First Impressions
Adapted from Jane Austen’s Pride and Prejudice
Conceived by Rachel Tibbetts and Ellie Schwetye
Directed by Rachel Tibbetts
SATE Ensemble Theatre
May 17, 2017

John Wolbers, Ellie Schwetye
Photo by Joey Rumpell
SATE Ensemble Theatre

 I’m a Jane Austen fan. I’ve read her books, seen various filmed adaptations, and like a lot of Austen fans, Pride and Prejudice is my favorite of her novels. Also like a lot of Austen fans, I have a lot of strong opinions about the story and its adaptations. Austen seems to inspire a lot of strong emotions about her works, and that trait is represented well in SATE Ensemble Theatre’s latest production, First Impressions, which tells the story of Pride and Prejudice in a dynamic way while also telling the stories of many of its readers.

The basic story of Pride and Prejudice is well-known by many, whether they’ve read the book or seen many of the various filmed and staged adaptations. Here, with First Impressions, adapters Rachel Tibbetts and Ellie Schwetye have given the story the SATE treatment, presenting the story in a somewhat straightforward way in one sense, but opening it up in another sense, in terms of framing, staging, and casting. Here, various testimonials of of people’s “first impressions” of the story are interspersed with the story. All the familiar characters are here, as Elizabeth Bennet (Schwetye) meets Mr. Darcy (John Wolbers) and the romantic and family drama and comedy unfolds. Elizabeth and her sisters Jane (Cara Barresi), Mary (Parvuna Sulamain), Kitty (Jazmine K. Wade), and Lydia (Katy Keating) live with their parents, the marriage-obsessed Mrs. Bennet (Nicole Angeli) and the somewhat world-weary Mr. Bennet (Carl Overly, Jr.). When the handsome, eligible Mr. Bingley (Michael Cassidy Flynn) moves into a nearby estate, the story is in motion, following Elizabeth as she learns more about the mysterious Mr. Darcy and about the world around her, populated by characters like the sycophantic Mr. Collins (Andrew Kuhlmann), the dashing but caddish Mr. Wickham (also Flynn), and the imperious Lady Catherine DeBourgh (also Angeli).  The story is narrated by Mary, and as the action unfolds, it’s often interspersed with the “first impression” stories that provide commentary not just on the story itself, but on its place in history, its appeal to people from all ages and cultural backgrounds, and also occasional critique of Austen’s perspective and her era.

It’s a fast-paced, fascinating, riveting presentation, full of motion and emotion, with characterizations that are at once true to the spirit of the book and strikingly modern. The fact that some performers play more than one role also provides interest in the form of contrast, such as Angeli’s portrayal of the meddling Mrs. Bennet, the imposing Lady Catherine DeBourgh, and the personable Aunt Gardiner. Angeli is particularly notable for portraying a Mrs. Bennet who doesn’t come across as a caricature or a cartoon as she can in some filmed adaptations. Yes, she can be silly, but Angeli provides some substance behind the silliness, and there’s a degree of affection between Angeli and Overly’s Mr. Bennet that adds a level of depth to their relationship. Sulamain’s portrayal of Mary is similarly refreshing, making the middle Bennet sister appear more thoughtful than sanctimonious. The other Bennet sisters are also strong in their characterization, from Barresi’s reserved but gentle Jane, to Wade’s excitable Kitty, to Keating’s brash, outspoken Lydia.  Flynn is excellent as both the generous, lovestruck Bingley and the charismatic but unprincipled Wickham. Kristen Strom gives another strong contrasting performance as two distinctly different sisters–the haughty Caroline Bingley, and the more humble, kindly Georgiana Darcy. Rachel Hanks is memorable as a particularly enthusiastic incarnation of Mr. Darcy’s housekeeper, Mrs. Reynolds, and also as Elizabeth’s practically-minded best friend, Charlotte Lucas, who ends up marrying the Bennets’ silly cousin, Mr. Collins, who is portrayed with a gleeful, almost morbid intensity by Andrew Kuhlman. And last but not least are Schwetye in an engaging, determined portrayal of Elizabeth and Wolbers as Mr. Darcy, giving him a more reserved and occasionally witty portrayal. The chemistry between Schwetye and Wolbers is strong, as is the chemistry among the sisters, and the staging lends to the characterization, and the sisters are often seen gathering to eavesdrop on their sisters’ conversations.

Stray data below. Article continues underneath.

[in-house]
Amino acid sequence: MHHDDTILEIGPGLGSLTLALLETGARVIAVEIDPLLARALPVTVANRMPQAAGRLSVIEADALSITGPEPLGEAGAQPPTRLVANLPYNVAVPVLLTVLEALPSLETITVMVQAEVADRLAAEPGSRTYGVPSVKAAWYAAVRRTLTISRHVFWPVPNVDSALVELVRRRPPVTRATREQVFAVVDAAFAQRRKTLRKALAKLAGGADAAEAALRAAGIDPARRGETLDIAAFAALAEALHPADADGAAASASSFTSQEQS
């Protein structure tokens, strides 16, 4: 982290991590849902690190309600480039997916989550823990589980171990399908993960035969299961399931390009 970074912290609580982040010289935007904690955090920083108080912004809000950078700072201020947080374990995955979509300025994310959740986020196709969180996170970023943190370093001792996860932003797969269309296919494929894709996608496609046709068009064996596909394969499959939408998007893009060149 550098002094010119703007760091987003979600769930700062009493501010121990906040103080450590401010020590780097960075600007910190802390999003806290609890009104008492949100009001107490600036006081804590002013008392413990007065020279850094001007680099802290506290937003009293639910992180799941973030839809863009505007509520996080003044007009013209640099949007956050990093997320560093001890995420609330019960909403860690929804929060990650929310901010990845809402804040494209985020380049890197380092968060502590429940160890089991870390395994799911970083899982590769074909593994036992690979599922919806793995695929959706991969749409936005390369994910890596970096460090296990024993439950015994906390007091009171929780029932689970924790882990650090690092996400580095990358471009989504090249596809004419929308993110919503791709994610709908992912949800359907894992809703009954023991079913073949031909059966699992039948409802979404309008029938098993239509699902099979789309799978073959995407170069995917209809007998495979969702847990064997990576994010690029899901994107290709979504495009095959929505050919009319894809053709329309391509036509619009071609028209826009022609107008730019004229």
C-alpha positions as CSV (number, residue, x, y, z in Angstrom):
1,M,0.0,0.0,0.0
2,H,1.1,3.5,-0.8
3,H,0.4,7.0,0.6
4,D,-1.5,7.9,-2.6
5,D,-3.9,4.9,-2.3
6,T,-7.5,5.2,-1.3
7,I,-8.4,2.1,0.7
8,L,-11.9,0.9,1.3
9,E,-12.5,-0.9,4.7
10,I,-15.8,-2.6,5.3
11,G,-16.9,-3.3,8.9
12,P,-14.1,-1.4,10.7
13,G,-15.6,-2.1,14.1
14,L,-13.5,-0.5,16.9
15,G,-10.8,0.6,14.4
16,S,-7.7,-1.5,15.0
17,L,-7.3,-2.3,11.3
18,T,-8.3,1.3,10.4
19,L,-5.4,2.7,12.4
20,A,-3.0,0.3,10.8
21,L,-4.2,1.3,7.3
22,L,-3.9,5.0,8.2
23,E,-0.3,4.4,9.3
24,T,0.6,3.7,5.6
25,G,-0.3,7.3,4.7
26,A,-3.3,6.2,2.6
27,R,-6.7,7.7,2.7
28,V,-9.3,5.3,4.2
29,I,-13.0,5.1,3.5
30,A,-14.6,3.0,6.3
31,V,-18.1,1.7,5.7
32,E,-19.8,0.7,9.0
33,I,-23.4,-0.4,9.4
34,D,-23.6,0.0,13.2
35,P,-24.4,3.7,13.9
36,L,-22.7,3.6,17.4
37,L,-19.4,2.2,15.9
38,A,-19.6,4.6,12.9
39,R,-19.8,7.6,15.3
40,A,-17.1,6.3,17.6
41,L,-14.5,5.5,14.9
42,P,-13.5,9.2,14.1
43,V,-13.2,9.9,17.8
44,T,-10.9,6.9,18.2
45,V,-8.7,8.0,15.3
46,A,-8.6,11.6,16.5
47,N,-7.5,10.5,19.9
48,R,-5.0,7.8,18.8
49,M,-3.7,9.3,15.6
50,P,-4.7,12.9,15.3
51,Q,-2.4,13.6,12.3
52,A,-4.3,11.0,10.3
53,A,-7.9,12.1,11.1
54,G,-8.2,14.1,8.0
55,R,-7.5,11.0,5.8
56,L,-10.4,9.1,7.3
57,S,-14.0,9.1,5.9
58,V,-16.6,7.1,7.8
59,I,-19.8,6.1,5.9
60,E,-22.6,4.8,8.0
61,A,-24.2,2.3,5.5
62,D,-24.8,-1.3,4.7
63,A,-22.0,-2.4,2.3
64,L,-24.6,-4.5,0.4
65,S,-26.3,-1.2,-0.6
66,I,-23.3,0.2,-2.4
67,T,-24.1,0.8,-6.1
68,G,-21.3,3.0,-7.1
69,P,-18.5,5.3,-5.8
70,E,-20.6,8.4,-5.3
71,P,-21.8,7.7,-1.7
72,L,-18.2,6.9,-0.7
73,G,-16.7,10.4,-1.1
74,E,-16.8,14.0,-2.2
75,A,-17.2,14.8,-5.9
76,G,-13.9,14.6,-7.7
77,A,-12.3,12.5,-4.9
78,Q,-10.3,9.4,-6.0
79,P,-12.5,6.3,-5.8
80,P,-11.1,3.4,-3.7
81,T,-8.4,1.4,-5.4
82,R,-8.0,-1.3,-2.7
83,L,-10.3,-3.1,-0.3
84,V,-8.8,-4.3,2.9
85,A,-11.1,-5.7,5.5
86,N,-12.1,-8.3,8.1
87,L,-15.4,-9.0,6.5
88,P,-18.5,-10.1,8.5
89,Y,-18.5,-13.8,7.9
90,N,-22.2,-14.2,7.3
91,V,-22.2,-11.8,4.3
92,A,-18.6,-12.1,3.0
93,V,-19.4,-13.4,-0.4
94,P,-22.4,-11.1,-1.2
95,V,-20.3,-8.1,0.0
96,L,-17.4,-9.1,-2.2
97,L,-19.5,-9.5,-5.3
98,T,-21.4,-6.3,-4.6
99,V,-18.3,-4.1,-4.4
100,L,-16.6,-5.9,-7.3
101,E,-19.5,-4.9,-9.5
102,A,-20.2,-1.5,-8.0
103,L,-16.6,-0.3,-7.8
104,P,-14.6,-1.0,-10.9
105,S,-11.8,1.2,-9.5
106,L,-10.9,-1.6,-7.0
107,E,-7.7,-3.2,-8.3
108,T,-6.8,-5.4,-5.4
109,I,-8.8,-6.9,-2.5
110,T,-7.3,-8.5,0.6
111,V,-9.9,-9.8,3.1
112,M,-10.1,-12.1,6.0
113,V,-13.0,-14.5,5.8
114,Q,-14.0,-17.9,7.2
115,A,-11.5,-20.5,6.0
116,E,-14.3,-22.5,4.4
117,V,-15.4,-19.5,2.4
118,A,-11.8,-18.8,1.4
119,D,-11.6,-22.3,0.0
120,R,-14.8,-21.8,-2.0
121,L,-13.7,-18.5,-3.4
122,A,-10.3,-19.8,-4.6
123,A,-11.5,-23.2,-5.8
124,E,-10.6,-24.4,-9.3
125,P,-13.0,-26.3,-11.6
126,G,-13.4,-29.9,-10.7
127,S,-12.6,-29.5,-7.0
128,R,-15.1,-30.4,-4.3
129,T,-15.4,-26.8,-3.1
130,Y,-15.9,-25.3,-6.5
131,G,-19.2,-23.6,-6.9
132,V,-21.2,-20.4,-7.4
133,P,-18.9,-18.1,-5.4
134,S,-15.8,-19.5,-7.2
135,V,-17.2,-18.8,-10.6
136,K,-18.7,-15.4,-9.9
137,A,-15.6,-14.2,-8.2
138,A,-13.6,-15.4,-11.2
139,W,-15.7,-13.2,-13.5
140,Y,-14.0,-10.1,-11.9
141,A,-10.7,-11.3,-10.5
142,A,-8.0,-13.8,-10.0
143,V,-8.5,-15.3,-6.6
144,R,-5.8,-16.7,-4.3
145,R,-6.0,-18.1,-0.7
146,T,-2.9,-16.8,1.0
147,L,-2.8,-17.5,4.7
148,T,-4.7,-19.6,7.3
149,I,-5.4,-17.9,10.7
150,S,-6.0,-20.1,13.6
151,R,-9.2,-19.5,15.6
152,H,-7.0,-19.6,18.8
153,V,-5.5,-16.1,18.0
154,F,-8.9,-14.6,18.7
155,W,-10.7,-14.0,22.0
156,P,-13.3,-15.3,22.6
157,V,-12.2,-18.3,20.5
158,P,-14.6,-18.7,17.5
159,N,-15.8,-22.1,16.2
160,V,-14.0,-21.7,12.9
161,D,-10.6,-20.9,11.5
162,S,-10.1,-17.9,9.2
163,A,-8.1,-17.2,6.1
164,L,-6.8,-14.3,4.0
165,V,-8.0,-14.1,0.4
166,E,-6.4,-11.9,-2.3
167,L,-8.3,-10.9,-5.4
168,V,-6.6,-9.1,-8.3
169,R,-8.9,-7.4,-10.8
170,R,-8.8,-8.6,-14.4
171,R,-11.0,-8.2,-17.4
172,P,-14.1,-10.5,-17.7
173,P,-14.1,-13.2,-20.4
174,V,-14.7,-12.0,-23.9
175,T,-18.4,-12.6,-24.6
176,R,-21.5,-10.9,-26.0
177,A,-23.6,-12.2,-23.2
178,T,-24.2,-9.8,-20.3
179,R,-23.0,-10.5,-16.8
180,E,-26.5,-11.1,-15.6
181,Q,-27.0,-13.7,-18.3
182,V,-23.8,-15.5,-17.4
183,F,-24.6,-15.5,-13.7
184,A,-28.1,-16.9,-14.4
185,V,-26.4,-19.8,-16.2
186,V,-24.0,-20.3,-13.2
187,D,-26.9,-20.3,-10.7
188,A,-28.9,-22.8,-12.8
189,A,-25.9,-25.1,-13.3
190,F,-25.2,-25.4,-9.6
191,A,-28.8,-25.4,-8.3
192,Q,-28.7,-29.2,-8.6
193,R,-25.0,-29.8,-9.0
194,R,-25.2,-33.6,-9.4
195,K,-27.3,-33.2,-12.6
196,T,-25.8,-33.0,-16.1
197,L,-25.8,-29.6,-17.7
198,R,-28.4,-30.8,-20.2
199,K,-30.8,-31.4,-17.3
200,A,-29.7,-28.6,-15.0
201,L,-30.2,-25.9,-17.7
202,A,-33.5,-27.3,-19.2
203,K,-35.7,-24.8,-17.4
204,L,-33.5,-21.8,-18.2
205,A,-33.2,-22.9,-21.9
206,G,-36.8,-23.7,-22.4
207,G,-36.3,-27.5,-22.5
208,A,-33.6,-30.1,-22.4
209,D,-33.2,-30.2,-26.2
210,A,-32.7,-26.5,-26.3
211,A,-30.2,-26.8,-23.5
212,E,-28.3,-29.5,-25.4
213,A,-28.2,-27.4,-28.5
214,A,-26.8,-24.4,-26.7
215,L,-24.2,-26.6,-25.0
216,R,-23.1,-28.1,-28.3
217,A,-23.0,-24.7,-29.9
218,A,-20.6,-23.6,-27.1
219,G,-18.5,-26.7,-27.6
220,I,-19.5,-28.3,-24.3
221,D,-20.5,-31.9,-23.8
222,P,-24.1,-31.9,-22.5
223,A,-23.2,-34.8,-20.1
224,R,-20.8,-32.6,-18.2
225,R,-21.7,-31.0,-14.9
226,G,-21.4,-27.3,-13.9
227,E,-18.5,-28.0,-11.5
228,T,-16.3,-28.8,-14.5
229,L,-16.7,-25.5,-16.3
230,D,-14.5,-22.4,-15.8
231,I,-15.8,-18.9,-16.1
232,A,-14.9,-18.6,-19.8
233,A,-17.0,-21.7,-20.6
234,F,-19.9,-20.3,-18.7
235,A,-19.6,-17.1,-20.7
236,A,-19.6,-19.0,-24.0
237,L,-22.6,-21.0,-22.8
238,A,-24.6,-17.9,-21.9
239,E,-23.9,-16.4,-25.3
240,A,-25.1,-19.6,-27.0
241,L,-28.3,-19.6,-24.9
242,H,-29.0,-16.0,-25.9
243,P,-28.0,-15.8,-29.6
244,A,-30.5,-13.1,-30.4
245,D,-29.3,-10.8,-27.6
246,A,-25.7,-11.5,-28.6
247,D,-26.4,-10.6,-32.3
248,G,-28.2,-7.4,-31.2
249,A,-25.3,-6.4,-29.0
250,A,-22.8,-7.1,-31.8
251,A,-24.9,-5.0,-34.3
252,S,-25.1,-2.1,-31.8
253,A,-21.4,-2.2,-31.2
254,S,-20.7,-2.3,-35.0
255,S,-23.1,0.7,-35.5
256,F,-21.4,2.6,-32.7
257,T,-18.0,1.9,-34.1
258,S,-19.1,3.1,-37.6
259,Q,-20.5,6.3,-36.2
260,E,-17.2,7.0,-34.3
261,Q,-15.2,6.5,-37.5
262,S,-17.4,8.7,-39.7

It’s a fresh, timely staging that brings out a lot of the story’s humor as well as examining its seemingly universal appeal. The set and lighting by Bess Moynihan contribute a great deal to the tone of the show. The big white tent and and minimal furnishings add to the always-in-motion quality of the play, and Elizabeth Henning’s costumes are especially impressive, featuring a blend of period details and modern flair, from Wickham’s leather jacket and pants to the colorful dresses of the Bennet sisters, and more, this is a production that celebrates the classic elements and the timeless quality of this show. There’s excellent sound design by Schwetye as well, and the use of music–mostly modern pop music rearranged as chamber music–works extremely well, especially in the wonderful Netherfield Ball sequence.

This is a fun show as well as a thought-provoking one. References to Colin Firth and Laurence Olivier are thrown in along with comments on women’s roles, the affluence of the characters, and more. A frequent theme that comes up in the testimonials is how the story can mean different things to the same person depending on when they read it.  Pride and Prejudice is a story that means a lot to many people, and although opinions can greatly vary, it’s a story that’s clearly made an impact over the generations. SATE Ensemble Theatre has presented this story well, as well as examining it, somewhat deconstructing it, challenging it, and celebrating it. Like so many of the shows SATE does, this show takes a unique approach, and it provides for a singular theatrical experience.

John Wolbers, Katy Keating, Nicole Angeli, Andrew Kuhlman, Jazmine K. Wade, Parvuna Sulaiman, Carl Overly, Jr.
Photo by Joey Rumpell
SATE Ensemble Theatre

SATE Ensemble Theatre is presenting First Impressions at the Chapel until May 27, 2017

Read Full Post »